Unwin refers to Freud to explain this connection between sexual restraint and the flourishing of societies. Freud says that with natural impulses and desires comes energy to satisfy those desires. Freud says, however, that rather than always satisfying their impulses, men can “sublimate” those desires, which means they can direct their “sexual energy” in some other way than just sexually. In other words, they redirect the energy. Since the sexual urge, according to Freud, contains the most energy of all the impulses, sublimation of a sexual desire would allow for the use of greater energy in another sphere of life.
(Note: While we do not accept all of Freud’s psychological theories concerning man’s nature, his ideas concerning sublimation of sexual energy still contain merit.)
What do these men do, then, when they refrain from satisfying their sexual urges whenever and with whomever they please? History repeatedly shows that they use this energy to achieve more distinctly human goals. They further the sciences, produce artistically, accomplish architectural feats and conquer nations.
Presented for your consideration is the infamous society of the Romans. The Roman Empire is especially important in Unwin’s work, due to the fact that its history is generally known and accessible to the public. When the plebeians rose to power in the 3rd century B.C., they implemented strict sexual principles (p. 393). Following this political change, Unwin calls the energy of the Romans “tremendous.” They took hold of Italy and conquered the entire Mediterranean area. As a distinction has already been made regarding different types of social energy, the reader will recognize this as expansive social energy. Unwin further acknowledges that it is frequently posited that the Roman Empire was “at its strongest” in the second century A.D. (p. 398). “Then in their turn,” Unwin states, “the provincials reversed the habits of their fathers by extending their sexual opportunity” (p. 398-399). Following these changes he asserts that the energy of the empire declined, and that this is clear in 3rd century A.D accounts. Not long after, the Western Empire fell, and we are left to ponder its remains.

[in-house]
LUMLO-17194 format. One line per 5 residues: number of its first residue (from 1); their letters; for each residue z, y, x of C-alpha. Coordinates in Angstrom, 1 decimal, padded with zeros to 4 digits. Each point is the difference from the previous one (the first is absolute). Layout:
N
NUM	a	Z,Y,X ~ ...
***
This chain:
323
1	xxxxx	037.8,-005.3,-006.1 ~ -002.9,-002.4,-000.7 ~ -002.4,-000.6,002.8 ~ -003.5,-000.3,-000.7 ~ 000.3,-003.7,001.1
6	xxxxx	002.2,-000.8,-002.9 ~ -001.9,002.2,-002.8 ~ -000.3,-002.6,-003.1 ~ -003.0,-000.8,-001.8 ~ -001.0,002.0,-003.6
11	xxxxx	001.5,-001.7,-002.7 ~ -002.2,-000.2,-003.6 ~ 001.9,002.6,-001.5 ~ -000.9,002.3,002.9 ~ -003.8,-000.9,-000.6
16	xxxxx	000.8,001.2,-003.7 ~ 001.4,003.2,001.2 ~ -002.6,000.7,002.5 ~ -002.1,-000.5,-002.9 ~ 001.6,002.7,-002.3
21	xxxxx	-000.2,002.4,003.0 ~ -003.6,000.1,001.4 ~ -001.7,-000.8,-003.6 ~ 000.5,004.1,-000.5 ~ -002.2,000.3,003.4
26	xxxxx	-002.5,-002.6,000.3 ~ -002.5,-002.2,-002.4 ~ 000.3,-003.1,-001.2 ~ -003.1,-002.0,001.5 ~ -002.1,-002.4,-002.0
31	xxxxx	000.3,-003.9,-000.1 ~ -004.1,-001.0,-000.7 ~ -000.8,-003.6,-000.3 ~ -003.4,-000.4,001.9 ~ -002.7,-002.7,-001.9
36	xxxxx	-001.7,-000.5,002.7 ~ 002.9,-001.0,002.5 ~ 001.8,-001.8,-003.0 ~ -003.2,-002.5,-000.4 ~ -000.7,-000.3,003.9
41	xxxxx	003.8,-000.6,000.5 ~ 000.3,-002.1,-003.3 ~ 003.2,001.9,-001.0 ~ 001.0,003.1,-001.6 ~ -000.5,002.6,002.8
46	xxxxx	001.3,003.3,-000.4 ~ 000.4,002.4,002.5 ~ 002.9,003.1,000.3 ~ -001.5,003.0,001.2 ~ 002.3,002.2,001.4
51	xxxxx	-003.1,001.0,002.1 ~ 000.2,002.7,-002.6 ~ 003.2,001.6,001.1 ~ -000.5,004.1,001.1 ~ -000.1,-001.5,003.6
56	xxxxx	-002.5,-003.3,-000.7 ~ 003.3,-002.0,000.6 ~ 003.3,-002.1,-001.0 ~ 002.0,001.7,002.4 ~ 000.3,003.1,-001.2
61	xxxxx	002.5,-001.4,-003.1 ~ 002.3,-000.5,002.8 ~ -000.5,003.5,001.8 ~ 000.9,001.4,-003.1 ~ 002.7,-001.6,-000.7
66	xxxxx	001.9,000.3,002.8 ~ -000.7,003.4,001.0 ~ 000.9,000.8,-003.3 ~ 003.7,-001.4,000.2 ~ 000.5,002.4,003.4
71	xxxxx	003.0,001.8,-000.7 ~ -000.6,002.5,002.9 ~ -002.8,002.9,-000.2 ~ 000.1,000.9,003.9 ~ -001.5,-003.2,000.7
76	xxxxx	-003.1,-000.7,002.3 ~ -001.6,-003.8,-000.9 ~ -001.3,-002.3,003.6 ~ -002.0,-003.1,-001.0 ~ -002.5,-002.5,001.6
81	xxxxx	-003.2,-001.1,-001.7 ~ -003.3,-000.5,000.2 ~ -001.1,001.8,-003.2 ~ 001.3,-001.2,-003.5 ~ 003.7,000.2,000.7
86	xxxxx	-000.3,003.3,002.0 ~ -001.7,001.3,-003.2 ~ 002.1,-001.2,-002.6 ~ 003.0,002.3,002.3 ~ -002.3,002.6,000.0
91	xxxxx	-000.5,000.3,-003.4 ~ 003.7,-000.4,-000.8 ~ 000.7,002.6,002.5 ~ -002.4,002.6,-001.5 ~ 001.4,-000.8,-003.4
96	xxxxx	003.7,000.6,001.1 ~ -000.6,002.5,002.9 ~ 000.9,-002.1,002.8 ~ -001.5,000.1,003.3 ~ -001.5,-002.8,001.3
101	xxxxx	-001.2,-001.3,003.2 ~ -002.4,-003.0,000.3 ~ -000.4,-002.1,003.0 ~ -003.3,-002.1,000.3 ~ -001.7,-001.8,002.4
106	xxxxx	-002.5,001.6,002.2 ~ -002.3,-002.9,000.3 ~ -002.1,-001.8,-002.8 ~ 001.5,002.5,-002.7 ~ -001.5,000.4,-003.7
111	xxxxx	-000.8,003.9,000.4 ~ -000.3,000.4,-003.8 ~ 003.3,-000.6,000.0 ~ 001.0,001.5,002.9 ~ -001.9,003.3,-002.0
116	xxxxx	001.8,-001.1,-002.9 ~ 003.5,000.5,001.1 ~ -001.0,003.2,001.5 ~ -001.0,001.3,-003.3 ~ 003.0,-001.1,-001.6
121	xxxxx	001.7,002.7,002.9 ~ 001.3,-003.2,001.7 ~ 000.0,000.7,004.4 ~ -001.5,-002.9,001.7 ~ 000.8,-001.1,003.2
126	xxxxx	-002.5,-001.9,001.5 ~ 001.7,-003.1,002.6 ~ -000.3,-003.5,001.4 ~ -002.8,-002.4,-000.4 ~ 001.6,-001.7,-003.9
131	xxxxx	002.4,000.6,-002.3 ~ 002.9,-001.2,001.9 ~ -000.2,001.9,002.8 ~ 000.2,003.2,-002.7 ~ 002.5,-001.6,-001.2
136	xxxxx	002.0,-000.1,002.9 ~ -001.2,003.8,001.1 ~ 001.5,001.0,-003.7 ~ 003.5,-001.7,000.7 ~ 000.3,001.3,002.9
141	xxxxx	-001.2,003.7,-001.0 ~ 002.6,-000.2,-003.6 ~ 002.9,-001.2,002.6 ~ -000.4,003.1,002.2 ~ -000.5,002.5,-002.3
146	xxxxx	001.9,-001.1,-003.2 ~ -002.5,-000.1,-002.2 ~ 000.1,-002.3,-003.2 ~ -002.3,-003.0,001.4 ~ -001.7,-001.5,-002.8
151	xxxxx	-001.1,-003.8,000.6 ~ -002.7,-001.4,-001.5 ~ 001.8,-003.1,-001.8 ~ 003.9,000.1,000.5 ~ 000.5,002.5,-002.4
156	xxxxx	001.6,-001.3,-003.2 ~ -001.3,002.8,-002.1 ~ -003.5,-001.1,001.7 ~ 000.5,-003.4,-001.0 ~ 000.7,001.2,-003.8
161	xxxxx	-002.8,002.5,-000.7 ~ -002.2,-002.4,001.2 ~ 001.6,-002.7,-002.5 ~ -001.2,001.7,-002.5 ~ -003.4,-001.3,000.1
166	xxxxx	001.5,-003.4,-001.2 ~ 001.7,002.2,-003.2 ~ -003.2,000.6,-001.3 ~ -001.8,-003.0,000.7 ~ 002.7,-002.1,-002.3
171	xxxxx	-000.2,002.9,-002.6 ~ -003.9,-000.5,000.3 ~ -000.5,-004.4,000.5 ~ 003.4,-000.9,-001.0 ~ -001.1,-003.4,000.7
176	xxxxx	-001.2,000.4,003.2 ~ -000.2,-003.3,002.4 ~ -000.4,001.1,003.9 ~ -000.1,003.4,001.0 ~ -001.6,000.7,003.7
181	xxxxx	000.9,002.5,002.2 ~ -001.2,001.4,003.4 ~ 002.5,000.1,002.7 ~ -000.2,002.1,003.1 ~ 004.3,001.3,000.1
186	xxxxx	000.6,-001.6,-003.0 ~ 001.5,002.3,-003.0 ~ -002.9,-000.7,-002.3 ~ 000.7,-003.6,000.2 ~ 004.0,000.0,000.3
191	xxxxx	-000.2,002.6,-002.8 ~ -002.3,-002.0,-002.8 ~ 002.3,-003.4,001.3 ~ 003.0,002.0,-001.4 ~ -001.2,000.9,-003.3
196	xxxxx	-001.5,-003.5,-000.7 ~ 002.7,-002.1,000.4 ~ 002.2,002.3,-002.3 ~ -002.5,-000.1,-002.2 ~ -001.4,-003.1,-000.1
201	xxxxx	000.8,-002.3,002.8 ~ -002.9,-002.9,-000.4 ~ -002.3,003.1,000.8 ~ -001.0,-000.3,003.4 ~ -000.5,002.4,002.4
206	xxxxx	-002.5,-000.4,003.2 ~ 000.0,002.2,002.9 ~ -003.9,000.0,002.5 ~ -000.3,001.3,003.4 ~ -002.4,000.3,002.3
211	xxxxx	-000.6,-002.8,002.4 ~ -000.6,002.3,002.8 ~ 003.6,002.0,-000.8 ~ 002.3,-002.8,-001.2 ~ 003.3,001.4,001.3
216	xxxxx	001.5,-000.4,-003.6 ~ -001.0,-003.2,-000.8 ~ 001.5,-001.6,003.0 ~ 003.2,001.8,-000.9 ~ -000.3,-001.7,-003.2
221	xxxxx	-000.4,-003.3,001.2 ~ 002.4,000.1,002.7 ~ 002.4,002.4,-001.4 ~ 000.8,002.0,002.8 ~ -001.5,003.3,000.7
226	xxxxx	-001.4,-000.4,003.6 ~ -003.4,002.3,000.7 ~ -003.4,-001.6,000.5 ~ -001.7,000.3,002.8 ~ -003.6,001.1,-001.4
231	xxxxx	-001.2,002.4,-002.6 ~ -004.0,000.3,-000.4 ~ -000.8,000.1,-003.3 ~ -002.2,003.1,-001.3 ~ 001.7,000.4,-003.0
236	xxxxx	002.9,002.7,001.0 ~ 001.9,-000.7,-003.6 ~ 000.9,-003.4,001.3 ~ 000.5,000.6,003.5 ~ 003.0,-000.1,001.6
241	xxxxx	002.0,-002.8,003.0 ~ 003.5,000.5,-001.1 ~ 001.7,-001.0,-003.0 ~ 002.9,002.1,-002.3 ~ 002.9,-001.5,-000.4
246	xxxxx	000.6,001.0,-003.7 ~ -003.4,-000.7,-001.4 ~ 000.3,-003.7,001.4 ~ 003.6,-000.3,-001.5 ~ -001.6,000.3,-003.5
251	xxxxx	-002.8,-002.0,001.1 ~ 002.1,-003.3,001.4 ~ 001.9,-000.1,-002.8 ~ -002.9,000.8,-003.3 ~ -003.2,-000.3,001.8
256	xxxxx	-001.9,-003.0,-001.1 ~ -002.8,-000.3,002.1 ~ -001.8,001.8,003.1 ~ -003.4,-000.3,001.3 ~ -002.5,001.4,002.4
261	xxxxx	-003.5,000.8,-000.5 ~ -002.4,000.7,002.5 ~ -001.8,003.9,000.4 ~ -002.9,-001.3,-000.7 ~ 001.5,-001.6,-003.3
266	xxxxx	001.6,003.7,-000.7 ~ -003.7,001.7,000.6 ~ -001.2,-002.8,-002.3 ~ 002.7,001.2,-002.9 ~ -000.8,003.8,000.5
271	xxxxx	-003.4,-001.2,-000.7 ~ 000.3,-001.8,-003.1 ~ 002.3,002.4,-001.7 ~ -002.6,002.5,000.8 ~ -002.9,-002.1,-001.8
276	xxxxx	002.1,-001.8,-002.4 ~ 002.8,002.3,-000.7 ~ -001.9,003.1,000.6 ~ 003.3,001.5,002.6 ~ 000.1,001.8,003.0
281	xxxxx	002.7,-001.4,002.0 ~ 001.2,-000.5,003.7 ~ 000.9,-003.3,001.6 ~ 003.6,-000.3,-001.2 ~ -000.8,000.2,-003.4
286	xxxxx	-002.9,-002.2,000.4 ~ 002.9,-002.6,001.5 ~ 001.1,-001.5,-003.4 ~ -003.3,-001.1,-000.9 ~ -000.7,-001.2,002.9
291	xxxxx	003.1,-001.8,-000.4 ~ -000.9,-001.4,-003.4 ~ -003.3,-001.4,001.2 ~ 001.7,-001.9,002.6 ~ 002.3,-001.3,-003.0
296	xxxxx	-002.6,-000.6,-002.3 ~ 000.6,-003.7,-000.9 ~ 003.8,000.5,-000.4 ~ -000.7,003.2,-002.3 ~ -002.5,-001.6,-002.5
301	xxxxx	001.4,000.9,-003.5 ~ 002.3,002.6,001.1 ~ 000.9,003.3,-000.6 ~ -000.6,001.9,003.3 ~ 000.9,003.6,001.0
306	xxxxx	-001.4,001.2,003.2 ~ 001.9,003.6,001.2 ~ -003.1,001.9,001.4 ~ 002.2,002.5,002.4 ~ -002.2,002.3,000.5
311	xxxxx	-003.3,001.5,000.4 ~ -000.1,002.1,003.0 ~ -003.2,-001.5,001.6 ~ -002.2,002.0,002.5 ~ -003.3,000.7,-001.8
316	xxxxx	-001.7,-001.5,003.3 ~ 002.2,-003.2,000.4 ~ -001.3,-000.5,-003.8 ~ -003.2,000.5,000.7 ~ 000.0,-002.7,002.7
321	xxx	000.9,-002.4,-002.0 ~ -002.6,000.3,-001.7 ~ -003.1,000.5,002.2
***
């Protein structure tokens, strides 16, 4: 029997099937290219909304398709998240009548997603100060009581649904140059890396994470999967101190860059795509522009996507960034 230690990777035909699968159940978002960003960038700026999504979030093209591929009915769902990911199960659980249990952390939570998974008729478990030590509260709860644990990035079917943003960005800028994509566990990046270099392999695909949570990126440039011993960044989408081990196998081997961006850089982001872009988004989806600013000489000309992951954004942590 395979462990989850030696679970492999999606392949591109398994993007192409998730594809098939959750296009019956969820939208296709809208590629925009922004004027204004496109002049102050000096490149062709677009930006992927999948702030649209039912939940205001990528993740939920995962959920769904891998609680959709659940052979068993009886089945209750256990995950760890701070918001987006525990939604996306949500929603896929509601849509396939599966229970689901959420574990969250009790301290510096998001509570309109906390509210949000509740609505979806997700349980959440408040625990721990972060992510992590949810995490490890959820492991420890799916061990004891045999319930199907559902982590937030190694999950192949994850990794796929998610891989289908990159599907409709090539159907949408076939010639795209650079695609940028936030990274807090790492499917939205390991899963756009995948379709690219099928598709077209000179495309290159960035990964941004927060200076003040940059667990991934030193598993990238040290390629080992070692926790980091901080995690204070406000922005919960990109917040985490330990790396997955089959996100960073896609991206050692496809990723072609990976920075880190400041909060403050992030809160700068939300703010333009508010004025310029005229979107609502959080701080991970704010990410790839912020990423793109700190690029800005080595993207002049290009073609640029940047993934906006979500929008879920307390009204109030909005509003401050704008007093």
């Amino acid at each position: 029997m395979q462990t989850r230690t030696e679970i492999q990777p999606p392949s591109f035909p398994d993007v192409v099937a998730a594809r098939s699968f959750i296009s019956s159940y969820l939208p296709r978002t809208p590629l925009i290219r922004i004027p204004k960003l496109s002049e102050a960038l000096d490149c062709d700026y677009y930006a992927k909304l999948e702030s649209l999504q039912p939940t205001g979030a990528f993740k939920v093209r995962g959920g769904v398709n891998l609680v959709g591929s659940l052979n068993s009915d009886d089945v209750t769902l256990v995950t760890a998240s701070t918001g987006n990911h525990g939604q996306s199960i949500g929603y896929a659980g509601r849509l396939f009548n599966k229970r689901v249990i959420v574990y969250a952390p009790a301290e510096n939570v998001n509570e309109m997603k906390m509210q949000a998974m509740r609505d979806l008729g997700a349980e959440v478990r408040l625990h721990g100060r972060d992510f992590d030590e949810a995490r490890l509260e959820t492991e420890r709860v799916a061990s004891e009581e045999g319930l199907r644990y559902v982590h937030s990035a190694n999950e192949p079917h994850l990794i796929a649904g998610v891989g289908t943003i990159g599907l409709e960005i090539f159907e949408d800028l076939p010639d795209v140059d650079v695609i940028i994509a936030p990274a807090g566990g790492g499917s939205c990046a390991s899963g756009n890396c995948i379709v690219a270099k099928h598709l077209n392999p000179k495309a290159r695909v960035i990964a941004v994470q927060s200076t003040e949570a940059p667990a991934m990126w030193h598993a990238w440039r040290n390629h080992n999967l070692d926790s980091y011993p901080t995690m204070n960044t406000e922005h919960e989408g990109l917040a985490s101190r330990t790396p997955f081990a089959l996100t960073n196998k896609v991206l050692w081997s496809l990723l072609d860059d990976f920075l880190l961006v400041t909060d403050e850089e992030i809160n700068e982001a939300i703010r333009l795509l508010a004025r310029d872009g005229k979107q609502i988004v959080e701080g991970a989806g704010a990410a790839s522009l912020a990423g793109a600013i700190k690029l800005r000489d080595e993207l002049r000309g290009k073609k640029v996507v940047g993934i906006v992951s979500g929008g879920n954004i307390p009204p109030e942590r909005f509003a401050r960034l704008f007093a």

This pattern exhibited in the Roman empire is not unique. As regards the Sumerians, Babylonians, Athenians, Anglo-Saxons, and Protestant English, Unwin states:
These societies lived in different geographical environments; they belonged to different racial stocks; but the history of their marriage customs is the same. In the beginning each society had the same ideas in regard to sexual regulations. Then the same struggles took place; the same sentiments were expressed; the same changes were made; the same results ensued. Each society reduced its sexual opportunity to a minimum and displaying great social energy, flourished greatly. Then it extended its sexual opportunity; its energy decreased, and faded away. The one outstanding feature of the whole story is its unrelieved monotony.
The idea that the sexual act is purely private and has little to do with anyone other than the individuals involved is, quite frankly, false. Unwin’s work is sociological proof that the “free love” mentality is detrimental to society in every sphere. Aside from the private repercussions to individuals who sleep around at whim, sexual laxity produces social laziness, which eventually puts a society as a whole at risk.
Abstinence and marriage education, which seeks to re-instill a sexual norm of restraint, is not religious propaganda; even from a merely sociological view, this type of education has the society’s best interest in mind. Indeed, when societies uphold norms which elevate the sexual act to its proper place in marriage, they benefit in ways that reach far beyond the sexual fulfillment of its citizens.